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Her winning one of four seats available saw her best some seasoned health administrators and well-credentialed clinicians who were in the 17-candidate field, and offered hope a fresh face with new ideas would be an asset to the re-established board.
However, two years on, her face no longer fits around the board table after the publicity surrounding her adherence to stale old ideas questioning the health benefits of vaccination and the wisdom of mandatory injections for front-line workers.
The first public hint that Ms Beekhuis was out of step with her SDHB colleagues came a month ago when the Otago Daily Times asked all board members — as it has all local councillors — about their Covid-19 vaccination status.
As civic leaders and people who set an example to their community this was a fair question to ask, especially as at the time New Zealand was setting itself the target of having at least 90% of people vaccinated against Covid-19.
Given the science affirming the efficacy of vaccination is well accepted by mainstream medicine and the world is in the midst of the largest public health crisis in decades — one which vaccination will play a key part in allaying — this should have been a no-brainer.
However, Ms Beekhuis’ vacillation when asked the question, and her subsequent questioning of mandatory vaccination for health and disability clinicians who deal directly with vulnerable patients, were alarming.
Her actions ran the risk of undermining the determined and effective public health effort which dedicated clinicians across Otago and Southland have poured their hearts into to protect southern communities, a gross dereliction of her duties as a health board member.
Things got worse a fortnight ago when Ms Beekhuis, preposterously, voted against an SDHB resolution praising the efforts of its clinicians in the fight against Covid-19.
Beforehand, Ms Beekhuis had said that she was not anti-vaccination but opposed to mandatory vaccination.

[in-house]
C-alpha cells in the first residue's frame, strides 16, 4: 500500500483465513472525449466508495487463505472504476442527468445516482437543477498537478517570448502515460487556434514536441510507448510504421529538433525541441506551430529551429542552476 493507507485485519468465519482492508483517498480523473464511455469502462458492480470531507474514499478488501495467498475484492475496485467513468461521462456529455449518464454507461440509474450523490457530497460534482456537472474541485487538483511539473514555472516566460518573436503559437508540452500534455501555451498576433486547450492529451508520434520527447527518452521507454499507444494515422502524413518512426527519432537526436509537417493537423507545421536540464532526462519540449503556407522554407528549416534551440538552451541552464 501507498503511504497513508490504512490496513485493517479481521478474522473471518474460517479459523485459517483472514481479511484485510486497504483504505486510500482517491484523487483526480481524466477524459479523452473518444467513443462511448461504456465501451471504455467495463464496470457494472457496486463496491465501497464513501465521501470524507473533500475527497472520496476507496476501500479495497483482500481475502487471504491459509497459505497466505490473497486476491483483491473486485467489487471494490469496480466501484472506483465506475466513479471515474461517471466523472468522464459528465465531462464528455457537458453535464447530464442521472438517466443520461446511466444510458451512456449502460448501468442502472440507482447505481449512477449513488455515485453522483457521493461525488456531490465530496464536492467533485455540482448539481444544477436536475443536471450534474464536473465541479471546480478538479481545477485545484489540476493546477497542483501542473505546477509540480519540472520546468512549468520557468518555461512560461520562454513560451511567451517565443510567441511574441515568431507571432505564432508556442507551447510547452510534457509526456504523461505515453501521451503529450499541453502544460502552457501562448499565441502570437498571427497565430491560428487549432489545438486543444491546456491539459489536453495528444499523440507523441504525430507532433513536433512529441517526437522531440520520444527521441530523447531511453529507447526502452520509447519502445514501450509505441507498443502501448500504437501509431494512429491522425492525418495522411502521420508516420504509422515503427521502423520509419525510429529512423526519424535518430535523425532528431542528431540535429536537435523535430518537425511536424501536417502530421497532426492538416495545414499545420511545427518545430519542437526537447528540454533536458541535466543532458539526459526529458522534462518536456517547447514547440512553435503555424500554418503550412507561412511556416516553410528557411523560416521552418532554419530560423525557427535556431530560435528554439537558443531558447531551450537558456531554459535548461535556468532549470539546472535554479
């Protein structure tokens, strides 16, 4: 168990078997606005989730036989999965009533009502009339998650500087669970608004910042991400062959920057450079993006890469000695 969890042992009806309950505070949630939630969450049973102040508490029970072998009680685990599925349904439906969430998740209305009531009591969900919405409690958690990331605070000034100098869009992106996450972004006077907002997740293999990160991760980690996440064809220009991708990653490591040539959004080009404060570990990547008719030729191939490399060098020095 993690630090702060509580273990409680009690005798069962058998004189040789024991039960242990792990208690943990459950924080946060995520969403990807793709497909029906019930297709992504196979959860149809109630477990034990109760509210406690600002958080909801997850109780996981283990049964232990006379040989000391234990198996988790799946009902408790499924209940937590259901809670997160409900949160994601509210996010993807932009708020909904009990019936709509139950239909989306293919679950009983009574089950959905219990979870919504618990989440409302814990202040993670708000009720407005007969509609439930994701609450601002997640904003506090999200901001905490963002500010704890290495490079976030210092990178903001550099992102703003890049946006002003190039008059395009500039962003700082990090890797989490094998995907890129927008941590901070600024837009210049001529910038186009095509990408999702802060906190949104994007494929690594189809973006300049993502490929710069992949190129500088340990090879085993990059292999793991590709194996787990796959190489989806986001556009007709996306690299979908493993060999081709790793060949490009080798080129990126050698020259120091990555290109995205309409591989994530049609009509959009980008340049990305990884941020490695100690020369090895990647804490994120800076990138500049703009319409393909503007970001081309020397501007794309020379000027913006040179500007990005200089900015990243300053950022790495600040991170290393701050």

Mandates are troubling to many people and there is a reasonable argument against them, although there is an equally as compelling greater good argument in their favour in this context, to fight a disease which has killed more than 5 million people worldwide.
There was nothing in the board’s resolution — to thank staff and reiterate its determination to vaccinate as many people as possible — which mentioned or endorsed mandates, and Ms Beekhuis could and should have been able to vote for it in good conscience.
Her statement that she voted against because ‘‘I don’t feel comfortable supporting the motion because of the unknowns surrounding vaccine reaction’’, would have made her already uneasy colleagues openly question her fitness to serve on a health board.
However, the revelation last week that she had lobbied Countdown supermarkets to not implement mandatory vaccination of its staff, and specifically done so by referencing her membership of the SDHB, was clearly the final straw.
It was bad enough that a health board member should oppose widely accepted public health measures, but her wording placed Ms Beekhuis’ no doubt horrified fellow board members in the invidious position of seemingly endorsing her views due to the principle of collective responsibility.
Ms Beekhuis said her resignation on Thursday was her own choice, although it was no doubt a course she had been strongly advised to take. It was the correct thing to do, but there is a slight tinge of regret about her departure.
Ms Beekhuis stood for election after making a notable contribution on the southern region’s community health council, and campaigned promising to be a voice of patients.
While the SDHB often expresses its concerns for its patients, their voices are not always heard at the top table so had Ms Beekhuis made good on that promise she could and should have made a valuable contribution to improving healthcare in the south.
Instead, she departs in odium, hopefully having not undermined the fight against Covid-19 in the process.